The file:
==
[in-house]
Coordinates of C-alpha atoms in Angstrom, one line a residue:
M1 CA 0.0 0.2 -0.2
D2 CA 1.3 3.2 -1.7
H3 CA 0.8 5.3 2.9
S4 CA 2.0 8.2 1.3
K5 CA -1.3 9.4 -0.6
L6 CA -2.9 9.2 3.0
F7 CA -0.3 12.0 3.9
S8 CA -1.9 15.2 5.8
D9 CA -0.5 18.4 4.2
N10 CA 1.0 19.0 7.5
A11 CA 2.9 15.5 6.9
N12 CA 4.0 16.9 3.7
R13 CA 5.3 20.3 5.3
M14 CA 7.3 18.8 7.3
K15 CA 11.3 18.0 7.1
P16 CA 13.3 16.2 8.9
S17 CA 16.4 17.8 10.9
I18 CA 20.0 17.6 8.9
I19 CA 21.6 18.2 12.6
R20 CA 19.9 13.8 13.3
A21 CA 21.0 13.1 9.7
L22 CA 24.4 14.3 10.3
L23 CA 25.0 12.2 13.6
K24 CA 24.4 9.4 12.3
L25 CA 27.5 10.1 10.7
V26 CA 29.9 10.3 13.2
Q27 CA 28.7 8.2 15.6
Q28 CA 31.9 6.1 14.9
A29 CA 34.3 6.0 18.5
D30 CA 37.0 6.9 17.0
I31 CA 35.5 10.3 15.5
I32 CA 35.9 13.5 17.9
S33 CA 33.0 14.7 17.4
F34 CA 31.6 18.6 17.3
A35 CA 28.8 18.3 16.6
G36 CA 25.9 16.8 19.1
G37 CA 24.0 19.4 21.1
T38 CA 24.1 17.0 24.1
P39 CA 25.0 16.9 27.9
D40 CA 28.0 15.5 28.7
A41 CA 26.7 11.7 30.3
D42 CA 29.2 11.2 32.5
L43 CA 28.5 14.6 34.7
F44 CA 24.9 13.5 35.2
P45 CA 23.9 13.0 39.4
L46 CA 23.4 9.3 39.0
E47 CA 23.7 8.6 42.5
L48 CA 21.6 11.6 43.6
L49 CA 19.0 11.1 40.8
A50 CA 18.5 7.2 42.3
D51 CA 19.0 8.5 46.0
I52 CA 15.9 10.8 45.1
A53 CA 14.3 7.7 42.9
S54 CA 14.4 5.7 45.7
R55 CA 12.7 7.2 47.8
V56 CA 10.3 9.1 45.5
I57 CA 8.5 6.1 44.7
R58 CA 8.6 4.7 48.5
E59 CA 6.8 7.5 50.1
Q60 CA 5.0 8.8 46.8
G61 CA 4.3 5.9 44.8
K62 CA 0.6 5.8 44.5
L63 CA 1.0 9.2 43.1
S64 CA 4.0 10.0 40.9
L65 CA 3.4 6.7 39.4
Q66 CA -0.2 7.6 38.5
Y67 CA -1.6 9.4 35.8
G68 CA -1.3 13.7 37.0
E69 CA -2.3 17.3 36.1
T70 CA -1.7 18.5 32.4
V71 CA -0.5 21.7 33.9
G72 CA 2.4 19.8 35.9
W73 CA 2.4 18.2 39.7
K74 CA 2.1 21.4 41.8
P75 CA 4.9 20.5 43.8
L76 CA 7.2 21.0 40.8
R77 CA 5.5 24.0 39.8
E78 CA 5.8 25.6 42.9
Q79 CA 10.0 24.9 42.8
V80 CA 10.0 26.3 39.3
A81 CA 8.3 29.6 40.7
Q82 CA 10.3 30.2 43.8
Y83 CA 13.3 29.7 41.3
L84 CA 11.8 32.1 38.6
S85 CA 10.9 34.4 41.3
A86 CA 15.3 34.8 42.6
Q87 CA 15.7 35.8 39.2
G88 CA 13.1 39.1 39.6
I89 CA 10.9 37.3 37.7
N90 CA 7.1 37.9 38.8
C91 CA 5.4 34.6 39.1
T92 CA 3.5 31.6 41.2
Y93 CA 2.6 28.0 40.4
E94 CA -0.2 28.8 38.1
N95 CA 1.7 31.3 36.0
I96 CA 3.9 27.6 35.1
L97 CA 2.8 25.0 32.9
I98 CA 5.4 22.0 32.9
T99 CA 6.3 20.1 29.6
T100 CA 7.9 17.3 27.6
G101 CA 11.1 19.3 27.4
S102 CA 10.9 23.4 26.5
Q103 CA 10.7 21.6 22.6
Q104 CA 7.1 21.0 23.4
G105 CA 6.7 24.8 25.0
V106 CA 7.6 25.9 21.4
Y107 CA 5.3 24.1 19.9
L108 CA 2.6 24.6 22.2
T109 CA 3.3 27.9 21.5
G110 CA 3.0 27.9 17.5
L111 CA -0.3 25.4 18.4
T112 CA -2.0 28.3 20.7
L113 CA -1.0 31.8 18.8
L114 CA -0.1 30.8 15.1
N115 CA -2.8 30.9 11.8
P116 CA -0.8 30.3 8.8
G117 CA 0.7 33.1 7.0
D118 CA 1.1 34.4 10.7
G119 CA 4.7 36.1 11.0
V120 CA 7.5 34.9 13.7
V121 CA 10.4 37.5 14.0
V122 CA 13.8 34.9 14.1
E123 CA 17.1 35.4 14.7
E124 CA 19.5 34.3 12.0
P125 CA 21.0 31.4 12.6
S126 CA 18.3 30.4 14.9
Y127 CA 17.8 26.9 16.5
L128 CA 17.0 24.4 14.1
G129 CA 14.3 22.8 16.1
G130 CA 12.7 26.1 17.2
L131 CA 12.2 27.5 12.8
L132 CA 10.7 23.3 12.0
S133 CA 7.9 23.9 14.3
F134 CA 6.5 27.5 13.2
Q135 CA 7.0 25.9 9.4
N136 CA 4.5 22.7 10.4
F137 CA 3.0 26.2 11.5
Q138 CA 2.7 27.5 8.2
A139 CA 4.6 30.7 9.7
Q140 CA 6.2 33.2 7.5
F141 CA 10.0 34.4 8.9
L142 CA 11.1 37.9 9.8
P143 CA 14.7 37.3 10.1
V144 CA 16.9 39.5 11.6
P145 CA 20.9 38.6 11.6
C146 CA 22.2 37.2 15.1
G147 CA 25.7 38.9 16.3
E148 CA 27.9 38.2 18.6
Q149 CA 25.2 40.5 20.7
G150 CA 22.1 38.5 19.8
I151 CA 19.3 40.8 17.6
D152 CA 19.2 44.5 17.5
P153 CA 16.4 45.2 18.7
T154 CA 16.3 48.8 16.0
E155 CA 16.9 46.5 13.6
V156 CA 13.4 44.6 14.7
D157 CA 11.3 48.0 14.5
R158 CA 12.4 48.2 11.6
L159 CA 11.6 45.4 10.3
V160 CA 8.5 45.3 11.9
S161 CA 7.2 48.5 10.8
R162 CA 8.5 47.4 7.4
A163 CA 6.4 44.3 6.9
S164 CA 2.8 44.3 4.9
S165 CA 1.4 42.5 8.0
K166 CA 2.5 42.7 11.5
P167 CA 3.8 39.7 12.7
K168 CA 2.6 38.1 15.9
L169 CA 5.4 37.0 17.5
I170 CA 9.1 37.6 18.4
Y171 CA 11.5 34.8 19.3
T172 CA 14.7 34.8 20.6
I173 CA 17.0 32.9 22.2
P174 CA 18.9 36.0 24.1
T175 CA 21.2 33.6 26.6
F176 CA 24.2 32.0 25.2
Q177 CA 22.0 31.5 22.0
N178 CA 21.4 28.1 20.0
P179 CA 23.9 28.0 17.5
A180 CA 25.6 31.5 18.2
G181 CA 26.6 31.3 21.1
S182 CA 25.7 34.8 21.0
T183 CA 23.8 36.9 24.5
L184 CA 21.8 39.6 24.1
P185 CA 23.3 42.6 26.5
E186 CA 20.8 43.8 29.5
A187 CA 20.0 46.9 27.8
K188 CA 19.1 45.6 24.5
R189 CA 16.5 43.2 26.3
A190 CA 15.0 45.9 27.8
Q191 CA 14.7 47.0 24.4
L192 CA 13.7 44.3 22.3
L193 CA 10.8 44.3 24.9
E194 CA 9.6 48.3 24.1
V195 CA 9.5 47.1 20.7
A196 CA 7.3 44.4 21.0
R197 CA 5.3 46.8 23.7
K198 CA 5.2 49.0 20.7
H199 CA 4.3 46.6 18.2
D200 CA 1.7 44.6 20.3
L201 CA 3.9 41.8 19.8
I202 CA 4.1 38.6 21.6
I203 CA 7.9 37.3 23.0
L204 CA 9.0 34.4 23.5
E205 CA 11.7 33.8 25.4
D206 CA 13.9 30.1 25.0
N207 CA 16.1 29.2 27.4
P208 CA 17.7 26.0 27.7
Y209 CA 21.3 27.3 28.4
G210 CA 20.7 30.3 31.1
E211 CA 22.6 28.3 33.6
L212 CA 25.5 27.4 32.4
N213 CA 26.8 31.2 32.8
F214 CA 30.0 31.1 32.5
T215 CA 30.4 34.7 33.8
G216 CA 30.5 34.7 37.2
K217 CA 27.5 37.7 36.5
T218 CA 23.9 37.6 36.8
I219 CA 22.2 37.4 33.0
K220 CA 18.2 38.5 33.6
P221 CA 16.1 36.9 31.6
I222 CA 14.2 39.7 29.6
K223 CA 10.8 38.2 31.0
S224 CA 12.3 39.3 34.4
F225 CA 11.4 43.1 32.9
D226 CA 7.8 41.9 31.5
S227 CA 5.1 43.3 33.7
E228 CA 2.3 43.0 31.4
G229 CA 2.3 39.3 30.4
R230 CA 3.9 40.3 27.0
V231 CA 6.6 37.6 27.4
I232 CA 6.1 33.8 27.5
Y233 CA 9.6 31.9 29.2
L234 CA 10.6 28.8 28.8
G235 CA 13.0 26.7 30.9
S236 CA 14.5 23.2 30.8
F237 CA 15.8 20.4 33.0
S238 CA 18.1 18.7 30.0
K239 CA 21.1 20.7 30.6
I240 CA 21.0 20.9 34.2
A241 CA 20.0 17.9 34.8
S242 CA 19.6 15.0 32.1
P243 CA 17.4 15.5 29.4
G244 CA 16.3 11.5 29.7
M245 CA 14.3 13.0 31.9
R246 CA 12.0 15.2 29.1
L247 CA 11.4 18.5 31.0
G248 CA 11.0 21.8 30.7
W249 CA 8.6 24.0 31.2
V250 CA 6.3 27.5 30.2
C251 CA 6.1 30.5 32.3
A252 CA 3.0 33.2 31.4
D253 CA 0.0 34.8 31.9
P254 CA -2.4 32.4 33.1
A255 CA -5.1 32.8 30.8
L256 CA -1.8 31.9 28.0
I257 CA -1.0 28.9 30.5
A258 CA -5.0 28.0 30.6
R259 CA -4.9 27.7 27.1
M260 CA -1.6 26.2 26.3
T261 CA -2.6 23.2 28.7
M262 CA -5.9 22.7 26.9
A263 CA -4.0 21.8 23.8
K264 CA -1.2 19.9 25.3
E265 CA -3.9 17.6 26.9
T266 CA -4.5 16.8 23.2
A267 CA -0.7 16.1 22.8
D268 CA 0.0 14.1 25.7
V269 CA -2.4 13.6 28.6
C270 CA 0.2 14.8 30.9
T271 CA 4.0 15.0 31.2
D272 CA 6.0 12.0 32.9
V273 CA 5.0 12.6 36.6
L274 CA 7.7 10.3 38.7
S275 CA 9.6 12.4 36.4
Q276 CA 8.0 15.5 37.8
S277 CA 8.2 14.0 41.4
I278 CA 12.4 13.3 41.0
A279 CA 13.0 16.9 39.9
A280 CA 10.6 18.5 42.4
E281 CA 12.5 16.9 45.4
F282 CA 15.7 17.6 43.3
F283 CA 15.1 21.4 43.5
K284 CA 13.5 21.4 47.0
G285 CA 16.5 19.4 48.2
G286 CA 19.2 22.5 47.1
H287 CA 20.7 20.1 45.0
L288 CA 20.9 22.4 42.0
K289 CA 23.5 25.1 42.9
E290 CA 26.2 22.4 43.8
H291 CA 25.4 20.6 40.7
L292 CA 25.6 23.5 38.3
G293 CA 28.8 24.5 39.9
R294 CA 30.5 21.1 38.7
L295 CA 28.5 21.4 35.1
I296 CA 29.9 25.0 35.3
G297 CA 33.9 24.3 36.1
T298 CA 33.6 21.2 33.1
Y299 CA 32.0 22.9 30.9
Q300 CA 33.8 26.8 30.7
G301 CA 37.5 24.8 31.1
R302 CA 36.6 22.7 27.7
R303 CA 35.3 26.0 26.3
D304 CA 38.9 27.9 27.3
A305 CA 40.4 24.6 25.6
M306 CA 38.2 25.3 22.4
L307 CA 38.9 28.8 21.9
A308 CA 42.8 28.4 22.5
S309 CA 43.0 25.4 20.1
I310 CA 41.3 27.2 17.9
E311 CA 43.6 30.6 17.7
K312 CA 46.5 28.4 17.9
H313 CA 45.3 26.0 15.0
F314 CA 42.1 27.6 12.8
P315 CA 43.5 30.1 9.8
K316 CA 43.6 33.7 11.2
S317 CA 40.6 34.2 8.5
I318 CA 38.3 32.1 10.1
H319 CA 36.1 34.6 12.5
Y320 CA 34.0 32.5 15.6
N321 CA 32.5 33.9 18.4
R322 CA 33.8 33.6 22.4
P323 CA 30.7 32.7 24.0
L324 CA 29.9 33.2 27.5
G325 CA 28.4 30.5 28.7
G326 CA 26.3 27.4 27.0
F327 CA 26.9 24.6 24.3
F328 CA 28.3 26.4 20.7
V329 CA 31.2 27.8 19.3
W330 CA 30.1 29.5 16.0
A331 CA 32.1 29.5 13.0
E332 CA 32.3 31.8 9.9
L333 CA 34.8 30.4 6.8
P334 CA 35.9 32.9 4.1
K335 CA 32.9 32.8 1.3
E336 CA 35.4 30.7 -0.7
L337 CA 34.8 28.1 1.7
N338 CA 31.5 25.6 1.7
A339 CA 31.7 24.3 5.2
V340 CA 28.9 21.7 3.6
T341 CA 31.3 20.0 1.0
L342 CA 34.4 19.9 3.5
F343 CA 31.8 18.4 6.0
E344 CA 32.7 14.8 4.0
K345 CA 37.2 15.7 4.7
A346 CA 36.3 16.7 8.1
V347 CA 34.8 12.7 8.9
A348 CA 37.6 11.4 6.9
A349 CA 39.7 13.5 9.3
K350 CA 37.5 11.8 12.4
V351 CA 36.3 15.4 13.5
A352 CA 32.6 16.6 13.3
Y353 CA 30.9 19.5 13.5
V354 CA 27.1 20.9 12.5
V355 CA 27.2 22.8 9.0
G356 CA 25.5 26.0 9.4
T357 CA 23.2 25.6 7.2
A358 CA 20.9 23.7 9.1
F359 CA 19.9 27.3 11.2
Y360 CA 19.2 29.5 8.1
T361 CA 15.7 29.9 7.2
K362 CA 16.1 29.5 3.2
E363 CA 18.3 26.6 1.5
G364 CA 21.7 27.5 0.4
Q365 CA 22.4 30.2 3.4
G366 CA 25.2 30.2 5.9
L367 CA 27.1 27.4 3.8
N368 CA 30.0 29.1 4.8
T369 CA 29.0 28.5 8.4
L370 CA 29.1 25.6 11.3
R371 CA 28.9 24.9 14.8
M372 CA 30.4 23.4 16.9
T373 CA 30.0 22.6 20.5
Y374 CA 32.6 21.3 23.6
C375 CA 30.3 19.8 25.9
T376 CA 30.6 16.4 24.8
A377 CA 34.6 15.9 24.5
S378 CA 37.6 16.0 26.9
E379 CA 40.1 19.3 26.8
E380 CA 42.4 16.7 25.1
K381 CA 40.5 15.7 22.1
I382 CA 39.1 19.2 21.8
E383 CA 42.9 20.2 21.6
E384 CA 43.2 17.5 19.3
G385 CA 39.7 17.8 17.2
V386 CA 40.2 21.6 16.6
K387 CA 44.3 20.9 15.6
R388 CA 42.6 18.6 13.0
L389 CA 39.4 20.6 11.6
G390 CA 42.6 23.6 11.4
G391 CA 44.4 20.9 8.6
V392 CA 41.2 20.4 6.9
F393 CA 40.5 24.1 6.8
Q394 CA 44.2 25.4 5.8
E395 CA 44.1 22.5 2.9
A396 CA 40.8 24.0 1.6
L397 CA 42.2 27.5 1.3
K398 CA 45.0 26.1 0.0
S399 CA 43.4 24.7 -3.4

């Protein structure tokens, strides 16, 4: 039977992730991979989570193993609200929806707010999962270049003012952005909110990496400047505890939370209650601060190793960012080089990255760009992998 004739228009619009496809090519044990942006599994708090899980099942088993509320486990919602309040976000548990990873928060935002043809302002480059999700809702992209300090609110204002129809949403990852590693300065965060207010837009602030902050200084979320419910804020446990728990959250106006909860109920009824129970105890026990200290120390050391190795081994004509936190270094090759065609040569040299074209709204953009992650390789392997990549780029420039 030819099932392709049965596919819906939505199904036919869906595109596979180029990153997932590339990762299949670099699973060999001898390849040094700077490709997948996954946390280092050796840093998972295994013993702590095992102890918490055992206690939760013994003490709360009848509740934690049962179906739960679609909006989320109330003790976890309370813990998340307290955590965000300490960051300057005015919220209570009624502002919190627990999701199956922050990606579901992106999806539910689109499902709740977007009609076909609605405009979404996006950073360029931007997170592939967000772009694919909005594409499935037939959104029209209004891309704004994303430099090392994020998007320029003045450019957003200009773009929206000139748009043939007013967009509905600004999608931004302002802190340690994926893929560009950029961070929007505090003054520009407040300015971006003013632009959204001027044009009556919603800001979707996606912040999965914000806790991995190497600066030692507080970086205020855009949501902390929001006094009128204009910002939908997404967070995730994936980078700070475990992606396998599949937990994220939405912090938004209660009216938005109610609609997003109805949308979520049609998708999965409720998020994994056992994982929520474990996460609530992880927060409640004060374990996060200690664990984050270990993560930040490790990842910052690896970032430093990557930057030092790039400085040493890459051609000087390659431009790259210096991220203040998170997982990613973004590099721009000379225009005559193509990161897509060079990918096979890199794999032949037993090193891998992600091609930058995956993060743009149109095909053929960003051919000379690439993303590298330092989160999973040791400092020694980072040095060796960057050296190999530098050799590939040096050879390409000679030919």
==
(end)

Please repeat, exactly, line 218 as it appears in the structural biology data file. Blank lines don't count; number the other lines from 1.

G216 CA 30.5 34.7 37.2